‘Elephants, from earlier this morning’ surmised our guide Gabriel, giving the toilet roll shaped lump of digested grass and twigs the obligatory poke with his foot, just as a dung beetle appeared and began its work in earnest. After a few minutes of listening and watching, we moved on carefully to the top of MuKenya Hill, a boulder strewn hill or ‘kopje’ rising from the plains of the Mpala Ranch in Kenya’s western Laikipia. Mukenya reminded me of one of those hills mentioned in a Wilbur Smith novel, insignificant in the grand scheme of things, but the perfect vantage point and hide out for runaway lovers, hunters or explorers.
It had taken us a couple of hours to reach the top of the hill from our beautiful camp on the Ewaso Nyiro River, and we had seen plenty of game en route, including reticulated giraffe, Burchell’s and Grevy’s zebra, dik dik and impala, as well as a plethora of birds and fresh lion tracks. As we sat on a boulder, sipping our water and admiring the wonderful views, Gabriel, the head guide at Karisia Walking Safaris, spoke quietly ‘here they come’. Looking round we watched in silence as a family herd of five elephants crossed the open saddle between our vantage point and the main peak of MuKenya. It was amazing to find them so high on the mountain, but elephants are surprisingly agile. As they passed in front of us and the wind swirled the matriarch of the herd clearly smelt us, trunks curled into the air, and their relaxed amble changed to a purposeful gait as they moved quickly away down the hill. As we sat in stunned silence at our unexpected encounter, I was aware of a feeling of deep satisfaction. To be on foot in the heart of the African wilderness, with endless views and surrounded by pristine nature – does it get any better?
Three days and several safari lodges later, I was hot on the trail of two black rhino, a mother and calf, in the Lewa Conservancy in the eastern Laikipia region. My guide, the charismatic Kitonga, who leads Lewa Walking Wild, had picked up the subtle signs a while back, and was confident we would find them. Given the time of day (mid-morning, starting to get hot so the rhino would rest up soon) and the freshness of the tracks I had no doubt we would find them, but what impressed me was the way Kitonga involved me in the tracking process. In addition to looking at the spoor, he showed me bushes that had been ‘nibbled’, rocks which had the smallest ‘scuff’ of wet dirt on them, and stones that had been misplaced by their passage. It was a master-class in tracking, delivered in such a relaxed style. Now, if I could just get him to slow up a little…….…with the sun rising higher by the minute, this purposeful Maasai was becoming hard to keep up with! We did get wonderful views of the mother and calf, creeping to about 50 yards away without them ever knowing we were there (perfect, in my books) and also saw a beautiful martial eagle, elephants, Grevy’s zebra, reticulated giraffe and oryx.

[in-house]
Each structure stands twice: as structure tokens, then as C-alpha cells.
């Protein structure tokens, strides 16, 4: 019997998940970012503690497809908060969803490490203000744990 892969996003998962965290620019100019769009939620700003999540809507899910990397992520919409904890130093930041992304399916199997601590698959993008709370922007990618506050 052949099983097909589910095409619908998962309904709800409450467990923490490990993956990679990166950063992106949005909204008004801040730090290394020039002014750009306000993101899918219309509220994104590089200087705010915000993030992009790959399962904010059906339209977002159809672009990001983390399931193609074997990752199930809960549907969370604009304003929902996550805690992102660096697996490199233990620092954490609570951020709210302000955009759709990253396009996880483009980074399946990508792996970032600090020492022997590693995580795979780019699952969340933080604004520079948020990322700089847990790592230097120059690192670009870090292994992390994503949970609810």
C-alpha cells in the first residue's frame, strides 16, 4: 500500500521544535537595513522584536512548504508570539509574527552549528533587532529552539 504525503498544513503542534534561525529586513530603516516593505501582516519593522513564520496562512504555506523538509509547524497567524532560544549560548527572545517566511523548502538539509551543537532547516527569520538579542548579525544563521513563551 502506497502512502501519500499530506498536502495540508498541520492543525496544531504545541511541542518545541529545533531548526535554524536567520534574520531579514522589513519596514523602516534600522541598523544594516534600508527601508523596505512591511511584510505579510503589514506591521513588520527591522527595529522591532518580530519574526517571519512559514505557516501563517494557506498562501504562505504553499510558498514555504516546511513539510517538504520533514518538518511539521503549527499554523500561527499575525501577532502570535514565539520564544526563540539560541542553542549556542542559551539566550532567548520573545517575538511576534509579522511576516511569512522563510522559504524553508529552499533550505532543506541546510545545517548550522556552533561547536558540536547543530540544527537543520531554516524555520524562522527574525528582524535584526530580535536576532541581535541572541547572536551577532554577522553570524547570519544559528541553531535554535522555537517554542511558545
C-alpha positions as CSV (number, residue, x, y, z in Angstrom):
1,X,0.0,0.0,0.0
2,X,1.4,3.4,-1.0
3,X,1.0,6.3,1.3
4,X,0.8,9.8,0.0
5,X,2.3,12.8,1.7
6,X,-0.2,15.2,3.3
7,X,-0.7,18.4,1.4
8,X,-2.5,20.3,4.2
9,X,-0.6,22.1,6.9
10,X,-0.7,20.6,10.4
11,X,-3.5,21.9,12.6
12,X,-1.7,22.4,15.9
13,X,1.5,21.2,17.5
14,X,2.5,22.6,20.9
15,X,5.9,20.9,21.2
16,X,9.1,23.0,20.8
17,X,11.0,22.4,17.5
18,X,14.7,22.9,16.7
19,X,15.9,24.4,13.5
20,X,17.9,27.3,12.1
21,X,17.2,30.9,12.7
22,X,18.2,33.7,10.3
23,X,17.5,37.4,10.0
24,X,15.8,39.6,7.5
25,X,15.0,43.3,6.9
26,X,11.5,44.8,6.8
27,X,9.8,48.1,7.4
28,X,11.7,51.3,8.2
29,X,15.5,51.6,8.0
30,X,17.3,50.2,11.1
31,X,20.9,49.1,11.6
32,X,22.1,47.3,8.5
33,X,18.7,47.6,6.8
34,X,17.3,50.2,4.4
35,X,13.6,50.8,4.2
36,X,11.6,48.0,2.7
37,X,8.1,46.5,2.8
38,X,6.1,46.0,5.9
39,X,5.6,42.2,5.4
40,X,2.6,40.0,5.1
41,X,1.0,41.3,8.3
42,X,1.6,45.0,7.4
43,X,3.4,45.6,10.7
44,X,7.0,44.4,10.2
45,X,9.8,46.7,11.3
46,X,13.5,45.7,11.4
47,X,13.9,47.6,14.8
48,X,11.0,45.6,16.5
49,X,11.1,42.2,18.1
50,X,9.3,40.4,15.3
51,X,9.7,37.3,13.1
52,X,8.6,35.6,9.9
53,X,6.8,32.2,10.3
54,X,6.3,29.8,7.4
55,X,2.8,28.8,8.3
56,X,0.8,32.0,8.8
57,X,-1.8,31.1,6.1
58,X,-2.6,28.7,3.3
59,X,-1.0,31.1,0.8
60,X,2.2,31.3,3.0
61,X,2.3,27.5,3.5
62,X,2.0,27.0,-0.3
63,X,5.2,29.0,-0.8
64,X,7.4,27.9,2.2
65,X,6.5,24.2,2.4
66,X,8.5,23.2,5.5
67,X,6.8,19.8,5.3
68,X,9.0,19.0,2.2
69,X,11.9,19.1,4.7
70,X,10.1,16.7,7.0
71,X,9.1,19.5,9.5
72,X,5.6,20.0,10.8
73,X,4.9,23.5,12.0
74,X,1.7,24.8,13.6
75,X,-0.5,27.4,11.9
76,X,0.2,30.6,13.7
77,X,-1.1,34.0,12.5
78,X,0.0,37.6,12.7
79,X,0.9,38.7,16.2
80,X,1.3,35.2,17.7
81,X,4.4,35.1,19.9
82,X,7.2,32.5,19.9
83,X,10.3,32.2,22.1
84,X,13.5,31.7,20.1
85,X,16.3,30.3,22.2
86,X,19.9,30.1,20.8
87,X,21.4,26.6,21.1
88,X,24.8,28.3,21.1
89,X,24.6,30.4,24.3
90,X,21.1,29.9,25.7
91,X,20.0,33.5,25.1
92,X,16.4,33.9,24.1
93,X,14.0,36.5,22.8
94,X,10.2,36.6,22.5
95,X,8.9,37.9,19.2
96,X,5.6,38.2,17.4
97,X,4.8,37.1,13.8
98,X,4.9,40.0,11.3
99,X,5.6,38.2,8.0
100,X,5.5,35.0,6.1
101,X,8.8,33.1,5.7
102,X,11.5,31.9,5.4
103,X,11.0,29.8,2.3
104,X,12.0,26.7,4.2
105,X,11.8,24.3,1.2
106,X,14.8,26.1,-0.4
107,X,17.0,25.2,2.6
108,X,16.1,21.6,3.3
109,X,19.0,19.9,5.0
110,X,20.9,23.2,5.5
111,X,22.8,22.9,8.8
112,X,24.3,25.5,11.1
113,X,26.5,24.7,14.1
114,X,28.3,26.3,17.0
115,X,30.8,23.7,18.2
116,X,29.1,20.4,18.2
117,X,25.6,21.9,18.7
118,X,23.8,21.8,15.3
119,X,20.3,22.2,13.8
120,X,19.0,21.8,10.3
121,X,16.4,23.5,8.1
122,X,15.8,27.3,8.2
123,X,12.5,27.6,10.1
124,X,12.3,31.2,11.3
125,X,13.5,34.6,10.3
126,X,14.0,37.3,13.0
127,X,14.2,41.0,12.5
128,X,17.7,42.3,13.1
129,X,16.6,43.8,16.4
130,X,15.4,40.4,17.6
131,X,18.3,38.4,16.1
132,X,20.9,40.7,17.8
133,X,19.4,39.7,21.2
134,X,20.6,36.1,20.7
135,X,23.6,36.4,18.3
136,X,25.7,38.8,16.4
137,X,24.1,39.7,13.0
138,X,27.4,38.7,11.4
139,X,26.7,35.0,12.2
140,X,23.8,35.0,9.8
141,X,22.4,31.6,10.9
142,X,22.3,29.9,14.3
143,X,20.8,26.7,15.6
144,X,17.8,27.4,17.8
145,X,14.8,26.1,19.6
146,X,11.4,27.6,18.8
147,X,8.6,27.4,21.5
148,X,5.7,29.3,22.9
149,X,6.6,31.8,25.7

Both of these dedicated walking safaris reminded me just how wild and remote you can be in northern Kenya, without spending hours travelling overland or an arm and a leg in charter flights. I spent 8 days exploring the extensive Laikipia region, Samburu Game Reserve, The Mathews Range and Meru National Park, and all these regions offer something spectacular for the more discerning traveller (please see our Kenya Map for the geography).
For me, the walking trails really stood out on this trip. We have long been supporters of Kitonga and his Lewa Walking Wild safari, which begins on the Lewa Conservancy and can be undertaken over any number of days, usually 2 to 5 nights. Kitonga is a brilliant guide and for slightly more adventurous guests this safari will always be a superb option. However, having spent some time with Karisia Walking Safaris, I have equal enthusiasm for what they can offer. Run by owners James Christian and Kerry Glen, Karisia can offer a little more sophistication than Lewa Walking Wild. They have a wide range of good walking habitats to explore, and with either Kerry or Jamie available to lead each trip, you are guaranteed an extremely personal hosting experience (this is optional as they offer Samburu-led safaris with Gabriel and his team too).
Both these walking trails operate using camels to carry equipment and provisions, with the camels available for you to ride if required. There are a number of other operations in northern Kenya which offer a similar walking adventure, usually as a ‘fly-camping’ safari from their own permanent camp or lodge. However, if you enjoy walking and wilderness but are not so keen on the camping aspect of these multi-day safaris, then walking is widely available as an activity from a number of exclusive properties throughout northern Kenya.